Hotel rooms are full of allergens, such as mold, dust mites, and animal dander that can cause allergic rhinitis and trigger asthma. Hotel rooms can also contain irritants such as cigarette smoke or chemical fumes from cleaners or carpeting that can make allergy symptoms worse.
Allergy-proof rooms are now available in some hotel chains. Hyatt Hotels now offer allergy free rooms. You can also search for allergy free rooms at www.pureroom.com. Allergy free rooms can cost about $20 -$30 more per night’s stay. If you cannot find an allergy free hotel, try some of the following suggestions.
Request non-smoking rooms if allergy-proof rooms are not available.
Avoid mold by not staying in rooms that smell musty or damp or that have visible mold in the bathroom. Try to avoid rooms located too near the pool. If you are allergic to mold, rooms such as these will certainly make you sick.
Stay in rooms with air conditioners if you are allergic to pollen and traveling during the pollen season. Remember to close any vents that bring air into the room from the outside.
Avoid hotels that permit pets to stay in the rooms if you are allergic to animal dander.
Bring along allergy-proof covers, especially for pillows, if you are allergic to dust mites and staying for more than two or three nights.
Request that the hotel provide synthetic pillows and comforter if feathers bother you. Some people may want to travel with their own pillow.
Portable HEPA air filter systems for extreme cases are available to take along.
Inspect your room before occupying it. Do not hesitate to speak up if anything about the room concerns you.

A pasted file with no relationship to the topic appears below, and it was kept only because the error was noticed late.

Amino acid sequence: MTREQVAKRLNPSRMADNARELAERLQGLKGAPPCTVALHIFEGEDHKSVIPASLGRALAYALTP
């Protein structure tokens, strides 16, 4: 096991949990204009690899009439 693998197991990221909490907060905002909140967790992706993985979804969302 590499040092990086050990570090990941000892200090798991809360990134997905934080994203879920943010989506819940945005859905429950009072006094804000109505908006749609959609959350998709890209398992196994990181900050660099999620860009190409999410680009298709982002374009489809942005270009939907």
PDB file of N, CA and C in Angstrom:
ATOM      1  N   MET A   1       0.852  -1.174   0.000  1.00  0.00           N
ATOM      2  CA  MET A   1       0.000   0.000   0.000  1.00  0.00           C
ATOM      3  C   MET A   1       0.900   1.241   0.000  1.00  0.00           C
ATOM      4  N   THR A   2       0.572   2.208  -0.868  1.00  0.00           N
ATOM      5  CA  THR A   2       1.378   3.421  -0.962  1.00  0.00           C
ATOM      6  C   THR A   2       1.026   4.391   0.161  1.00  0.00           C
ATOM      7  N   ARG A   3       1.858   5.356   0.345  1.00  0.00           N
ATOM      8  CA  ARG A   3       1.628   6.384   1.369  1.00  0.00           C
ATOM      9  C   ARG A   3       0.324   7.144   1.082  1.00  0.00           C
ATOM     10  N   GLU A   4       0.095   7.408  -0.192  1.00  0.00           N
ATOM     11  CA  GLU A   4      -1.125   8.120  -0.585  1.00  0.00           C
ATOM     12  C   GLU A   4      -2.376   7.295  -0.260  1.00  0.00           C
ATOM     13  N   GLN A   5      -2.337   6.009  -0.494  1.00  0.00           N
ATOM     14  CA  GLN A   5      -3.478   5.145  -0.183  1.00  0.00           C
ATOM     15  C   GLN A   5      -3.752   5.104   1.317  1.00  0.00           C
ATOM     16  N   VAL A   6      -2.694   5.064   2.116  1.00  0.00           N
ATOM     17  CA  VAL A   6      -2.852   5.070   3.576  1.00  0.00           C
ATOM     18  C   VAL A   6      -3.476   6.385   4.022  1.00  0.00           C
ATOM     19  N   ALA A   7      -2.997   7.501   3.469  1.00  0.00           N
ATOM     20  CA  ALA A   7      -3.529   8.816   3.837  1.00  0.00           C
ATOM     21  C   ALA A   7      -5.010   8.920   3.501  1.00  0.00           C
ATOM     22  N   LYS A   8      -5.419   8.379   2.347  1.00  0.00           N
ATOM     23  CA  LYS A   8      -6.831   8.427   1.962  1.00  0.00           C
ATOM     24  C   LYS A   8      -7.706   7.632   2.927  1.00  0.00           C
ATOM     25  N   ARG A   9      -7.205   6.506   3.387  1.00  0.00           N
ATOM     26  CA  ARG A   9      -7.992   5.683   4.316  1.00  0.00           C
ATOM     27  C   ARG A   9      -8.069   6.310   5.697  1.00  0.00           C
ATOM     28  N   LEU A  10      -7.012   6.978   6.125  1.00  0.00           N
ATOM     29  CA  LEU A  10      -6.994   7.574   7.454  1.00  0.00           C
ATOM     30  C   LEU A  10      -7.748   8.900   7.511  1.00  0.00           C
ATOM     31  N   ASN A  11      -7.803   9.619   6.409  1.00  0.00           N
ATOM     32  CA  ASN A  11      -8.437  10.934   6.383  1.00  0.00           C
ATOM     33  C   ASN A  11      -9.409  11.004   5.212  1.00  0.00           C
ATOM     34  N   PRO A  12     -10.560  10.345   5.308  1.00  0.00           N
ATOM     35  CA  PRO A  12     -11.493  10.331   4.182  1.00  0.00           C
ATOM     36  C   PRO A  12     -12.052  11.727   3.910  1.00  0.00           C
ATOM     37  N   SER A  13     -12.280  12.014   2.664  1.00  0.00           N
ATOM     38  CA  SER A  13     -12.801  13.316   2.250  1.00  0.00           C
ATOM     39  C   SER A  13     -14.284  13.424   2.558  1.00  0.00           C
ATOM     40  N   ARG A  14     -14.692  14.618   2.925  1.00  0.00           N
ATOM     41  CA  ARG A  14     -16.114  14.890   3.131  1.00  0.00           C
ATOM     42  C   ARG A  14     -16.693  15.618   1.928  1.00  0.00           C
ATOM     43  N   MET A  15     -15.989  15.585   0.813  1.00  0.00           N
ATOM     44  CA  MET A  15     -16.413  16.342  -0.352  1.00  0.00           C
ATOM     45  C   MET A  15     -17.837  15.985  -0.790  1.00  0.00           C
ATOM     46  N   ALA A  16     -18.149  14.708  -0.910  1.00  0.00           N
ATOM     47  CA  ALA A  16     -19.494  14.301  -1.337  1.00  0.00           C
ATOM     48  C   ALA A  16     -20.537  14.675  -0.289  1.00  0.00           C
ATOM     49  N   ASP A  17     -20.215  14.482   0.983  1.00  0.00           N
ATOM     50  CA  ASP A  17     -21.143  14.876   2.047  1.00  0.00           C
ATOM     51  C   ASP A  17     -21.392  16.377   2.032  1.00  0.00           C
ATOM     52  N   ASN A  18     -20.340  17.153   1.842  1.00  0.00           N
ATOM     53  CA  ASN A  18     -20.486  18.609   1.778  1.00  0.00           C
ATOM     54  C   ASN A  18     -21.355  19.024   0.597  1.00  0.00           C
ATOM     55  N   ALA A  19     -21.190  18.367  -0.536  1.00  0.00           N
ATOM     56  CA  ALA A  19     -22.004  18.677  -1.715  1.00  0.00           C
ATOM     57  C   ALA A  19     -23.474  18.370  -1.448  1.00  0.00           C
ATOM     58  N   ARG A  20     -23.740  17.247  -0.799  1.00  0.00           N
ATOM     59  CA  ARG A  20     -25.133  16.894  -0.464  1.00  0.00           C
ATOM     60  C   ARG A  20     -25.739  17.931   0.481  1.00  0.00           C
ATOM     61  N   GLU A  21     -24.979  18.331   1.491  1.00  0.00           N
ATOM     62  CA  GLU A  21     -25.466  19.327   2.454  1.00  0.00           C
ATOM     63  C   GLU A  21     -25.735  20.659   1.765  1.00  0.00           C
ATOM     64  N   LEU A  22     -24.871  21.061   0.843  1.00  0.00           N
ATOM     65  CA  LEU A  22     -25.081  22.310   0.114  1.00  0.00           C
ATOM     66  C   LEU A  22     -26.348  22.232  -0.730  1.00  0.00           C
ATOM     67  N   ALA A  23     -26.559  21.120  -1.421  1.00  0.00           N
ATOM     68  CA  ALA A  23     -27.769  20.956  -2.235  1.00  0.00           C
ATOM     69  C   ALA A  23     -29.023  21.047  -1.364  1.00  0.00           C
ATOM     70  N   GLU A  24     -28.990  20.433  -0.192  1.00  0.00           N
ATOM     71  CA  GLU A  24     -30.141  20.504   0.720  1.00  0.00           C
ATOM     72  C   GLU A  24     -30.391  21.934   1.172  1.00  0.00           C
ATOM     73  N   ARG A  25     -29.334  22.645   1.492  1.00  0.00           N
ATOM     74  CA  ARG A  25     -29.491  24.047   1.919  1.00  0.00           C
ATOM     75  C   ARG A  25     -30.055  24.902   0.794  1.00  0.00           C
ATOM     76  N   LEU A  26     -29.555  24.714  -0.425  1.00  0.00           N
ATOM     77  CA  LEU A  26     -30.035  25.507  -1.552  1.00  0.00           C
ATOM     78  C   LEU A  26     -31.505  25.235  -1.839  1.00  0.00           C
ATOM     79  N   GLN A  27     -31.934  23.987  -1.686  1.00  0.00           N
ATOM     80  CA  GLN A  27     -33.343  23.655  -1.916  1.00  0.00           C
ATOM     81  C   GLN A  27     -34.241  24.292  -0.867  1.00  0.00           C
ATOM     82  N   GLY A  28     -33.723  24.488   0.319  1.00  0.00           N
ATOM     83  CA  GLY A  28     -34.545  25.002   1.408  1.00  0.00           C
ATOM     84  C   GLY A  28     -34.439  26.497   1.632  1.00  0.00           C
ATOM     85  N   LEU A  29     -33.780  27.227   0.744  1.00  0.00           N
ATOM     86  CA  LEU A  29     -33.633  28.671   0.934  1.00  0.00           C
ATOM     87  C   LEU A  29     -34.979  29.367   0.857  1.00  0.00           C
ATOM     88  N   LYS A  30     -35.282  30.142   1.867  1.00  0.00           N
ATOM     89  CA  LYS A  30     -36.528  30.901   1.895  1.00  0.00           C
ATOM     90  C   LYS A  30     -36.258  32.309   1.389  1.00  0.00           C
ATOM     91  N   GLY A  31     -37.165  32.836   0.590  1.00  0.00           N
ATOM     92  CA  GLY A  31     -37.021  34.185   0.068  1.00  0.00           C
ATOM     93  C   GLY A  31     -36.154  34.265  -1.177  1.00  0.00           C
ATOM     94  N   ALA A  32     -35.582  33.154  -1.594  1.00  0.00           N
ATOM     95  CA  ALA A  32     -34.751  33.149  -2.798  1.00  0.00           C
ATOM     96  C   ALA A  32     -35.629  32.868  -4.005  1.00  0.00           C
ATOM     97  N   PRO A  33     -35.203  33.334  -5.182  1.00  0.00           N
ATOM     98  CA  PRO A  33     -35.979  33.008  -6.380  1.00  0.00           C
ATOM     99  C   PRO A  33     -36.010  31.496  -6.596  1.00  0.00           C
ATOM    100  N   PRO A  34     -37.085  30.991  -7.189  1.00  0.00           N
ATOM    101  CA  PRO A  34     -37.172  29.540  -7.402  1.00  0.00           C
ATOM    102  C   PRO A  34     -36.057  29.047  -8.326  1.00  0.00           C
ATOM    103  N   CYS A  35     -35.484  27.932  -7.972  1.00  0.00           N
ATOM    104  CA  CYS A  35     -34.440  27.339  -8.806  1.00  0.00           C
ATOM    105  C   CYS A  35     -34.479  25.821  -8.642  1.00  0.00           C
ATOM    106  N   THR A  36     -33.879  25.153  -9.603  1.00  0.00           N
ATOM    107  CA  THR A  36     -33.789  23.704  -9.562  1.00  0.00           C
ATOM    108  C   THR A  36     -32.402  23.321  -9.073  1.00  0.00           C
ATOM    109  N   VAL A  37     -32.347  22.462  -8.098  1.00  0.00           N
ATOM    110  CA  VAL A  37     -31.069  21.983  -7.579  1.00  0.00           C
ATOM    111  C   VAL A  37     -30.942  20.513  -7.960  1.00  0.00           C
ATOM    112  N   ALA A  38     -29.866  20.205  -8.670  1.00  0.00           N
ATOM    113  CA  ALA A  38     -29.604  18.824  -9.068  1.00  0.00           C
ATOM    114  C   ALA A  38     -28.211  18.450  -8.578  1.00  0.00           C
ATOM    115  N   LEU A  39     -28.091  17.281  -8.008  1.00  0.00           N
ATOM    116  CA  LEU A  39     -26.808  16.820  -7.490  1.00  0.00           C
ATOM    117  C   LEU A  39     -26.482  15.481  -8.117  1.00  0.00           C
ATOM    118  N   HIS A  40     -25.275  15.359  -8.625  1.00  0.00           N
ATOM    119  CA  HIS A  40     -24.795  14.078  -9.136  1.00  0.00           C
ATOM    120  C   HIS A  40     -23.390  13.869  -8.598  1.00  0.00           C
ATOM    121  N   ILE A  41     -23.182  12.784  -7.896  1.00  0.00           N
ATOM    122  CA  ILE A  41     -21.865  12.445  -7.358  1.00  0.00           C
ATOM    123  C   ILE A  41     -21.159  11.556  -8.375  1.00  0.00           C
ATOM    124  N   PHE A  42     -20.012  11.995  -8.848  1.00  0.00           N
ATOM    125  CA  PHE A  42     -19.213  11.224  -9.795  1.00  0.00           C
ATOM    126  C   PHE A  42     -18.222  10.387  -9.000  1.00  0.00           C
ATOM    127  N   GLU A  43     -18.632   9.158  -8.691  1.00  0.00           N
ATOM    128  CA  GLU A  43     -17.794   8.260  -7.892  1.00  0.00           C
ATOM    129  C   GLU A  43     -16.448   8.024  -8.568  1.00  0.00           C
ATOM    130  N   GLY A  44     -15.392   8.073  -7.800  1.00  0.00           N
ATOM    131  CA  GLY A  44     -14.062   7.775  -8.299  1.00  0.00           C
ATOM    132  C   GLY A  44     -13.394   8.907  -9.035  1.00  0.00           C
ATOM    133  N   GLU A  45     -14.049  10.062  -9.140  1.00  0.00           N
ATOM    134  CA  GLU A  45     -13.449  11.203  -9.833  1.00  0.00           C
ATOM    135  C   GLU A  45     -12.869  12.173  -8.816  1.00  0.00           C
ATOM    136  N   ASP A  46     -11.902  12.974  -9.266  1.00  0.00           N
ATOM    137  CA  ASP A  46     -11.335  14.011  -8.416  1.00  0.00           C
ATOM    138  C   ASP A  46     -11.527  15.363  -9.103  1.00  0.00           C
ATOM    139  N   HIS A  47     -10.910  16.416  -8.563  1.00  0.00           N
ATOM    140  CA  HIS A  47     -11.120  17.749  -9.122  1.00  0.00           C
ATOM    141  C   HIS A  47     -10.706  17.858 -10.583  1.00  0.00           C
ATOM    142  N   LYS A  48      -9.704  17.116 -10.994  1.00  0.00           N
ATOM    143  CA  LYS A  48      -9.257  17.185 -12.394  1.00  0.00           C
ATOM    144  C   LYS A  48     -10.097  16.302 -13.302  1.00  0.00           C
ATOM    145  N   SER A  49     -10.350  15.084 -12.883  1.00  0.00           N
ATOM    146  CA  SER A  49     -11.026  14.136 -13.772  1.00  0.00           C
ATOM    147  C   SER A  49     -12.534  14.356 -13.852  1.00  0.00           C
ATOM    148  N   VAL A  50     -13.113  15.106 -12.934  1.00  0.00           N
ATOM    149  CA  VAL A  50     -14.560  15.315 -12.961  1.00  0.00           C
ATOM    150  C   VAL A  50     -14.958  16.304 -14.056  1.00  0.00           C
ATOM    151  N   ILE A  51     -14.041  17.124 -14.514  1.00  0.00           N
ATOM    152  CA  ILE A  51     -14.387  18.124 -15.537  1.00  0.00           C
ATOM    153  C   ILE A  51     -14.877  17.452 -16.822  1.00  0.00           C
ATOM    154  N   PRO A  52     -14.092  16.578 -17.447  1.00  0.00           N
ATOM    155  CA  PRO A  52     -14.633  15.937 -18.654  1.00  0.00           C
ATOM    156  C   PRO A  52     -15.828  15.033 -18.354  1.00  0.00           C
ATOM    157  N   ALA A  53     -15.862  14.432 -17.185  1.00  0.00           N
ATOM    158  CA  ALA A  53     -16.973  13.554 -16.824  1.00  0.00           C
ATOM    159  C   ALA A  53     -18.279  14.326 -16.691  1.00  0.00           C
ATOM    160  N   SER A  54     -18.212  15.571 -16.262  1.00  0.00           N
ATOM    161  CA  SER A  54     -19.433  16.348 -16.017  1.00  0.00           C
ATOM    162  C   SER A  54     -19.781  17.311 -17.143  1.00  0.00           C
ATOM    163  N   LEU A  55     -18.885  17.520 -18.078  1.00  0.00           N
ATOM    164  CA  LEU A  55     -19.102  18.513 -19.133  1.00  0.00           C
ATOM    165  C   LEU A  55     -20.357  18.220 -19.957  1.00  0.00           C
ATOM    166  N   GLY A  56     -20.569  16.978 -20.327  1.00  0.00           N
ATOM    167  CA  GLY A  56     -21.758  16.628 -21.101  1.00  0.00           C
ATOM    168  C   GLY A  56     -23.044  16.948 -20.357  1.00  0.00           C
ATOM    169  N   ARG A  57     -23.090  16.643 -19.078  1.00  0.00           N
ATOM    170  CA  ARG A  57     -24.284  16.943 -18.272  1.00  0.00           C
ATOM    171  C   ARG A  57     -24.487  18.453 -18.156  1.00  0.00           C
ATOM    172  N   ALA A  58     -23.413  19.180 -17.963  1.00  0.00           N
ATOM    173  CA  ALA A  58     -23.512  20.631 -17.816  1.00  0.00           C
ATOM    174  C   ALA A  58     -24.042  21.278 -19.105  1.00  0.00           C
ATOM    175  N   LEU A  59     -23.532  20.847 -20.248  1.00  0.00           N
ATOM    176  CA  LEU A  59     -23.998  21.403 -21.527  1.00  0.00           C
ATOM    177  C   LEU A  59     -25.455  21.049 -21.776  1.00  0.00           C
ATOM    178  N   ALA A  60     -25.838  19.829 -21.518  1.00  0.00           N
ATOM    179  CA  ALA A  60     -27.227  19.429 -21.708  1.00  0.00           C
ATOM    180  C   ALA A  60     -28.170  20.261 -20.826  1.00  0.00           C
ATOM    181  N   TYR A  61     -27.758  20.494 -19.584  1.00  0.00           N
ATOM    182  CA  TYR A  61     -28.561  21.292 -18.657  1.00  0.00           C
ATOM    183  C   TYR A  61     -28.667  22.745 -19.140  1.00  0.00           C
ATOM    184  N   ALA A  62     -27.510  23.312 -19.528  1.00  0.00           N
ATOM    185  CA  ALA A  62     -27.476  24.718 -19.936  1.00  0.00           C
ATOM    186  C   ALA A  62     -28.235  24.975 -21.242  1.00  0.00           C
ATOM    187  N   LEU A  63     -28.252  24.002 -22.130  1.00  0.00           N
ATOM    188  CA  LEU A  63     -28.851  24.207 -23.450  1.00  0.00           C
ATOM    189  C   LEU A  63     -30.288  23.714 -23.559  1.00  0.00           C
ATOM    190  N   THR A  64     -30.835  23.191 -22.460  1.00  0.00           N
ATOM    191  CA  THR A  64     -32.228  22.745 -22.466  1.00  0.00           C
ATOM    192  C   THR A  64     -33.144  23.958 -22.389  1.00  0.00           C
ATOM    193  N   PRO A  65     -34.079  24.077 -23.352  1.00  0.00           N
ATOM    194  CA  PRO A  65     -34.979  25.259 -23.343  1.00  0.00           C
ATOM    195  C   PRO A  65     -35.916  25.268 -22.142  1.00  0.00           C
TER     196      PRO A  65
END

Keep all your medications with you at all times. If flying or riding a bus or train, keep your prescriptions and medical devices with you in a carry on bag. Once you reach your destination, always keep your medications with you.
Keep medications in their original containers. You’ll have the proper dosage information available if someone else needs to administer your medications. Also, if traveling through customs or security checkpoints, officials are less suspicious of pills in their original containers.
Portable nebulizers are available for travel. Your doctor can help you arrange for one. Do not forget extra batteries and, if traveling internationally, voltage adapters.
Arrangements for allergy injections need to be made if you are going to be gone for longer than a month. Transfer your allergy extract to the physician in the new location in a refrigerated or ice-insulated pack along with detailed written instructions from you doctor back home regarding dose and administration.
Airline passenger cabins are concentrated with allergens and irritants. Specifically, dust mite concentrations may be at very high levels. Also, if animal dander is a concern, call ahead to make certain no animals are scheduled to be in the passenger area of your flight. It is recommended to close the air vent while on the plane.
You may need to adjust your medications if you expect increased exposure to triggers. Consult your physician ahead of time to evaluate your allergy or asthma treatment plan.
Remember changes in time zones may affect the dosage schedule of some of the medications you may be taking. Discuss this concern with your physician.
Increased security at airports has caused some concern about carrying emergency injectable epinephrine on board. Even though the needle maybe concealed, the Federal Aviation Administration (FAA) has not placed it on the forbidden list for carry on-items. However, they cannot guarantee that a security inspector will allow you to take one on board.
Carry the epinephrine in the original packaging and prescription label with you.
You should request that your epinephrine be inspected visually rather than xâ€‘rayed since the effects of xâ€‘rays on epinephrine are unknown. Make sure your medication is clearly labeled; you may want to write your name on it as well. Be able to explain why you need to have epinephrine and how the device works. Finally, it’s not mandatory, but you can carry a letter from your physician on official letterhead stating that your epinephrine is a prescription medication needed to treat potentially life-threatening emergencies.
Have a safe and healthy journey.
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